Fianna Fáil TDs accused of ‘premeditated assault’ on democratic process

Two Fianna Fáil TDs at the centre of a voting controversy have been accused of carrying out a “premeditated assault” on the democratic process.

Fianna Fáil TDs accused of ‘premeditated assault’ on democratic process

Two Fianna Fáil TDs at the centre of a voting controversy have been accused of carrying out a “premeditated assault” on the democratic process.

Timmy Dooley and Niall Collins have both stepped down from the Fianna Fáil front bench over the issue pending an inquiry by Ceann Comhairle Seán Ó Fearghaíl.

Footage from proceedings in the Dáil chamber last Thursday shows Fianna Fáil Mr Dooley appearing to briefly speak with his colleague Mr Collins before motioning toward his voting button ahead of his absence during votes.

Even though he was not present, Mr Dooley’s vote was recorded on six occasions.

Reacting, Agriculture Minister Michael Creed said: “It is extremely difficult to imagine an issue more grave in terms of the integrity of our democratic process. This appears to be a premeditated assault on that integrity.”

He said the people of Clare who elected Mr Dooley must now feel “short-changed” that their TD “contracted out” his responsibility to a “third party”.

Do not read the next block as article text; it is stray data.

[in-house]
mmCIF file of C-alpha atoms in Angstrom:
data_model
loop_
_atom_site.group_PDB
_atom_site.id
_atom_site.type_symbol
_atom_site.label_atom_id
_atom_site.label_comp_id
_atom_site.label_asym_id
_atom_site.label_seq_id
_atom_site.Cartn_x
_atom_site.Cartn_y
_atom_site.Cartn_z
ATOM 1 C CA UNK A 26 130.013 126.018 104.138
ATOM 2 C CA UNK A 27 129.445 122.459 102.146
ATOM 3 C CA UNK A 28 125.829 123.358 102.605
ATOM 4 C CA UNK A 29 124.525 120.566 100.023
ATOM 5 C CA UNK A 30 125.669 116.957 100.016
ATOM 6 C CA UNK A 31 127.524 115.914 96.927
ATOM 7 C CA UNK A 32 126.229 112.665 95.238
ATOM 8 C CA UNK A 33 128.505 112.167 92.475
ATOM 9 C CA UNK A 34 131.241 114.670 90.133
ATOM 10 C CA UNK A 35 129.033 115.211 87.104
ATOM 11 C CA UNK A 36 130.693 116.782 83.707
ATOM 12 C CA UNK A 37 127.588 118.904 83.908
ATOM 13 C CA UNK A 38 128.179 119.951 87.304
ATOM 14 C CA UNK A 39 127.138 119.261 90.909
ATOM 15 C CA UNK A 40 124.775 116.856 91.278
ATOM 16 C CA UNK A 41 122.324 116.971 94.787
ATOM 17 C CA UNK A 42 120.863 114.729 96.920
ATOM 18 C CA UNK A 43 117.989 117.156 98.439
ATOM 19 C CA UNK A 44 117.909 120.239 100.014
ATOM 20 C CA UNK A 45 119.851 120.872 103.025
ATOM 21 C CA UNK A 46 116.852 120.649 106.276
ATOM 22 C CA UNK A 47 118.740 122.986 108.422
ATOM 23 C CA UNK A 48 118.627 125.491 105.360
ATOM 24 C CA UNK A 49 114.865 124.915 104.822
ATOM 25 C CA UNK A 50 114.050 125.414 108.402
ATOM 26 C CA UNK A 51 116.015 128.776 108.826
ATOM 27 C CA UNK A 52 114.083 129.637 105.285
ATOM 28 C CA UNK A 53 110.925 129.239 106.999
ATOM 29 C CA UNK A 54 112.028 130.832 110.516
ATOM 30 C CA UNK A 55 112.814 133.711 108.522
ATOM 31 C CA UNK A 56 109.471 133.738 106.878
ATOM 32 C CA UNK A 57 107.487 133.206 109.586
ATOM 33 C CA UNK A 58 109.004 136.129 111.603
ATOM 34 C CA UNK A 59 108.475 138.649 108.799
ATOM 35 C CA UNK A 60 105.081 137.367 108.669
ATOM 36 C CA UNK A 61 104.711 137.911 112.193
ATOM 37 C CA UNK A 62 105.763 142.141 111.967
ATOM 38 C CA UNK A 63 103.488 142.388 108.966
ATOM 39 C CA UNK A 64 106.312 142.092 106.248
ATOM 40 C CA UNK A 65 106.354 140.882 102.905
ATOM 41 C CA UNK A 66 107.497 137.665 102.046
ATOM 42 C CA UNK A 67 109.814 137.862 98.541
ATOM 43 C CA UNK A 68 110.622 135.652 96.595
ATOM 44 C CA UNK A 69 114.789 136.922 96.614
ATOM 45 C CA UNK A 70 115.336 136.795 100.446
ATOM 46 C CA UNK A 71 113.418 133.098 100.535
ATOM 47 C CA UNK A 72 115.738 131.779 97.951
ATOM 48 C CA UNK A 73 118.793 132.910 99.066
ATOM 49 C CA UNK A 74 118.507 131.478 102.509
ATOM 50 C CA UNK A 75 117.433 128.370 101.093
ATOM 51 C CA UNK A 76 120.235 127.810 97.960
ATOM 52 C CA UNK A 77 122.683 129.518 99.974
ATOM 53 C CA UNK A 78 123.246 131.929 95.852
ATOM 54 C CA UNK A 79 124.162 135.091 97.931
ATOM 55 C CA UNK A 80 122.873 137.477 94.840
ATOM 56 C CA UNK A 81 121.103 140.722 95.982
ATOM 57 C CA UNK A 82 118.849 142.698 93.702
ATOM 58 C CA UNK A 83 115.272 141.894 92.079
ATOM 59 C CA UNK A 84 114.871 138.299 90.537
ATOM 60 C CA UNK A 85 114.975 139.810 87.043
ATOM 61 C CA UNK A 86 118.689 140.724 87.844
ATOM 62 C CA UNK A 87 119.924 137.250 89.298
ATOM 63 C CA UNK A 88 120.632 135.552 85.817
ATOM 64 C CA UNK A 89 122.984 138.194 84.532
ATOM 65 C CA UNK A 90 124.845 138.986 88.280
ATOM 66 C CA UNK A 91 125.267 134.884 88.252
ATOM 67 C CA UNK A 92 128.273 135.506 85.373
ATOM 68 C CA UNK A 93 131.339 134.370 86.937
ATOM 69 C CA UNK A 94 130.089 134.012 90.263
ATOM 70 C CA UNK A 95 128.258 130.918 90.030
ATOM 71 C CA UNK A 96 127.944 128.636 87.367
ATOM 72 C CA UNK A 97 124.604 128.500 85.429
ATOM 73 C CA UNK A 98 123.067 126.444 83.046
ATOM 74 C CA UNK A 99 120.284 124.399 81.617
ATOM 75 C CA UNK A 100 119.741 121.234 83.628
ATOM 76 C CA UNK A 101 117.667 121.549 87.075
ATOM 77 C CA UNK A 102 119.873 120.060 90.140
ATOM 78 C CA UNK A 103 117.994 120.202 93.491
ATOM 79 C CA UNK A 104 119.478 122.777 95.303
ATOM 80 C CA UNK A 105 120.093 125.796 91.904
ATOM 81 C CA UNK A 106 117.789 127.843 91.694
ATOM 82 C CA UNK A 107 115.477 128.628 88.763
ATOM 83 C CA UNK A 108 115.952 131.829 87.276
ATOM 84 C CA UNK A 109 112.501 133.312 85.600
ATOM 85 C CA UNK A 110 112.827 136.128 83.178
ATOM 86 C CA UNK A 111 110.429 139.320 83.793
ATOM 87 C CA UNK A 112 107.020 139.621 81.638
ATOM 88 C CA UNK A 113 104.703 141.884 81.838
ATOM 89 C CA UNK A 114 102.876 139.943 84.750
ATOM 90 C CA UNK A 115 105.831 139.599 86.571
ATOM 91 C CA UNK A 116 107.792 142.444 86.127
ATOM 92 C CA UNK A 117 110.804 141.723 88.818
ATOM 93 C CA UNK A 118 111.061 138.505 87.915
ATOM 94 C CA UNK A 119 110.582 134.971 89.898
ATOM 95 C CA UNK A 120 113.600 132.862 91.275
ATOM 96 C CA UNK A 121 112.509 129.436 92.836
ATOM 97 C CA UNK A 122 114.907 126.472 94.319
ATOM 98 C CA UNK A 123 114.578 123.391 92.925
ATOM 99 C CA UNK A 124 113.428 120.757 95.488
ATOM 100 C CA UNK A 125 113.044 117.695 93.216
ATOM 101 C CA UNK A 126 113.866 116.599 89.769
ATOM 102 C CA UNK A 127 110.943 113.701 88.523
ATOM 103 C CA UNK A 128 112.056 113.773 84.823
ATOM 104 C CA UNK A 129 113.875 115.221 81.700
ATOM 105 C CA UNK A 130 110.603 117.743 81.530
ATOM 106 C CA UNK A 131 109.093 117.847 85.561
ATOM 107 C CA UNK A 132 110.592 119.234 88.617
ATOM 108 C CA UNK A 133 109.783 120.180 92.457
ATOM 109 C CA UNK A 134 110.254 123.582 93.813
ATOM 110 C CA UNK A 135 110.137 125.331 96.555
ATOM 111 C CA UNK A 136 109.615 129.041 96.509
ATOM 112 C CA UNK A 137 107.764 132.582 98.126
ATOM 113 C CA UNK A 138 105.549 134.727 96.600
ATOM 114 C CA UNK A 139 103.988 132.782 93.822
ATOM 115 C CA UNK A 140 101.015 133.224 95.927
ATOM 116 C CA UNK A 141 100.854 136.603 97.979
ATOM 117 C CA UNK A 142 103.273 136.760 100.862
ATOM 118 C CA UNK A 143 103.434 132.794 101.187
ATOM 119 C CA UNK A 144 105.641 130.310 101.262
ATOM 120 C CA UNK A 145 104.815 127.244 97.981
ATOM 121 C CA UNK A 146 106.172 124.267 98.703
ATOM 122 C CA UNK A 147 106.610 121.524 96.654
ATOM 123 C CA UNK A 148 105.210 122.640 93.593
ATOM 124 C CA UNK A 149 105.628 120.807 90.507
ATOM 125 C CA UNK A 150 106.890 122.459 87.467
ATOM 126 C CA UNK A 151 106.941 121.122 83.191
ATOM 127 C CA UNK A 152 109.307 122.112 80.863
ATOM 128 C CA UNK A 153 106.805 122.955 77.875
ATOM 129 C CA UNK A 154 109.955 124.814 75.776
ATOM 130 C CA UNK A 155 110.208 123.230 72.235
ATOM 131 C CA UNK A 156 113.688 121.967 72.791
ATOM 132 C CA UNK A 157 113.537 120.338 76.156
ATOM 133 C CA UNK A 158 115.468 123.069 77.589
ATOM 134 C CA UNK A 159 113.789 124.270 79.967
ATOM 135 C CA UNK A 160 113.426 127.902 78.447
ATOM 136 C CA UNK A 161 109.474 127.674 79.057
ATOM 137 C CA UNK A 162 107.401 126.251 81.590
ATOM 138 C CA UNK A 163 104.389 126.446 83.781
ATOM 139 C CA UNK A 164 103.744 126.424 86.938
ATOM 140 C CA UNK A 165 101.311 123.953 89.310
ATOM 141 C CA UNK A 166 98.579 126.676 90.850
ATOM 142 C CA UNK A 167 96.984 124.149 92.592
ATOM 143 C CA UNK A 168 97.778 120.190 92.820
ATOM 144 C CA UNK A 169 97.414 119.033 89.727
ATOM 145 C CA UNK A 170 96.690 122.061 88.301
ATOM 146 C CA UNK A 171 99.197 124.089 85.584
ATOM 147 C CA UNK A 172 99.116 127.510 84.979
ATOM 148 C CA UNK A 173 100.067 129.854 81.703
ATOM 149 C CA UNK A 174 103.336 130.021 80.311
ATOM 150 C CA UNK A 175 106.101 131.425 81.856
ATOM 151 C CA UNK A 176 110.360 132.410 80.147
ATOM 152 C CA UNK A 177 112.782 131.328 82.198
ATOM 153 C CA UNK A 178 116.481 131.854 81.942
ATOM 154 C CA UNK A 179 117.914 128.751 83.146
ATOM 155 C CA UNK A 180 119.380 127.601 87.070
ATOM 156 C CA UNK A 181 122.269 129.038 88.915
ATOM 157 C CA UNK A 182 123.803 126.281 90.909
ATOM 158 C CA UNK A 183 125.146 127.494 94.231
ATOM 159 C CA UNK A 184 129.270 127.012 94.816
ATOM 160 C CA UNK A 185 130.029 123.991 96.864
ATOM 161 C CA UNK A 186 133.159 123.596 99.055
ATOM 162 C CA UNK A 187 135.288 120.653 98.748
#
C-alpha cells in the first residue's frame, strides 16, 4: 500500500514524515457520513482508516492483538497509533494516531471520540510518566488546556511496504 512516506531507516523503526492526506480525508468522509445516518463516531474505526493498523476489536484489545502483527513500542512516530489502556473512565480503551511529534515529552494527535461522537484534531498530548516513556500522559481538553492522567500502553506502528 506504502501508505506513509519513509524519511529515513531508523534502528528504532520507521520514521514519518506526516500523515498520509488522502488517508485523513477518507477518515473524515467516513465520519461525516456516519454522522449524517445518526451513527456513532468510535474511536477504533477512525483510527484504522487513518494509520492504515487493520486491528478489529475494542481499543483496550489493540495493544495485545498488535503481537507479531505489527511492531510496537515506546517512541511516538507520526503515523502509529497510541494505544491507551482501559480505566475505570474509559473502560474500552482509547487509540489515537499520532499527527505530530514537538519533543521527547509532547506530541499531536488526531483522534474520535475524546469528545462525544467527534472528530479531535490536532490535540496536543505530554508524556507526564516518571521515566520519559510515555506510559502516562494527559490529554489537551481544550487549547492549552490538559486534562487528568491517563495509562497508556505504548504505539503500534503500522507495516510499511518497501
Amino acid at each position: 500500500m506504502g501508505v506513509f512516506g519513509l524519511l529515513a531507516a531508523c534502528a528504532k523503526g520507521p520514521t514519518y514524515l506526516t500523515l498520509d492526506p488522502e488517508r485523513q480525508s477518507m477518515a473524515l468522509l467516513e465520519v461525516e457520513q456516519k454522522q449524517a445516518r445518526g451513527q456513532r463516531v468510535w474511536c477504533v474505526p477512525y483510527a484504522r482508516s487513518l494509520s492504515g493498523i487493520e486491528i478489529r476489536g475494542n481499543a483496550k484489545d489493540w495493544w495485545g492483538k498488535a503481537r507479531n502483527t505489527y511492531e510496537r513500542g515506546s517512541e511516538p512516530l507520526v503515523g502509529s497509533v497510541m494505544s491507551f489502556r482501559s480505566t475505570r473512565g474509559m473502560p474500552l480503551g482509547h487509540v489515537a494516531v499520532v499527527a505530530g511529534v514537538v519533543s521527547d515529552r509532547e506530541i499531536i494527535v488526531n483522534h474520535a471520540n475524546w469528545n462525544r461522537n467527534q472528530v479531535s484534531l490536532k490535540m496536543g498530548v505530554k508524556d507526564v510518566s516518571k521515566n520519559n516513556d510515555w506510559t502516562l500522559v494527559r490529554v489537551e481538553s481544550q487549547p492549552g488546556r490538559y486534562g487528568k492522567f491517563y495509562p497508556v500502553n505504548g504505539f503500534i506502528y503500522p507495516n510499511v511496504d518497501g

Mr Creed said demoting both men was the “minimum” he would have expected from Fianna Fáil leader Micheál Martin as one of the “great privileges” as an elected representative is to have the right to vote in the Dáil.

Health Minister Simon Harris also rowed into the debate claiming the excuses given by both TDs were in the “dog ate my homework territory” and called on them to make statements and answer questions when the Dáil returns on Tuesday.

Mr Martin said it is “not acceptable” that a TD would ask another politician to vote on their behalf.

But speaking at the Wolfe Tone commemoration in Bodenstown, Co Kildare, Mr Martin said Fine Gael also “should be careful” and referenced the controversy surrounding Maria Bailey’s personal injuries claim.

I think we’ve learned from Fine Gael’s internal inquiry into the Maria Bailey case how limited and how unsatisfactory an internal review can be by a political party.

"It can lack transparency and lack the necessary full candour that investigations like this require,” he said welcoming the fact that the Ceann Comhairle would carry out an independent examination of the matter.

While some votes are still done via a traditional ‘walk through’, most are now carried out electronically, meaning TDs can press a ‘Tá’ or ‘Níl’ button on their allocated seats.

Fine Gael’s parliamentary party chairman, Martin Heydon, last night called for Fianna Fáil to urgently clarify 14 listed questions which he said still remain.

He said there are questions around when Mr Dooley first realised his colleague had voted on his behalf and whether he asked other TDs to vote for him.

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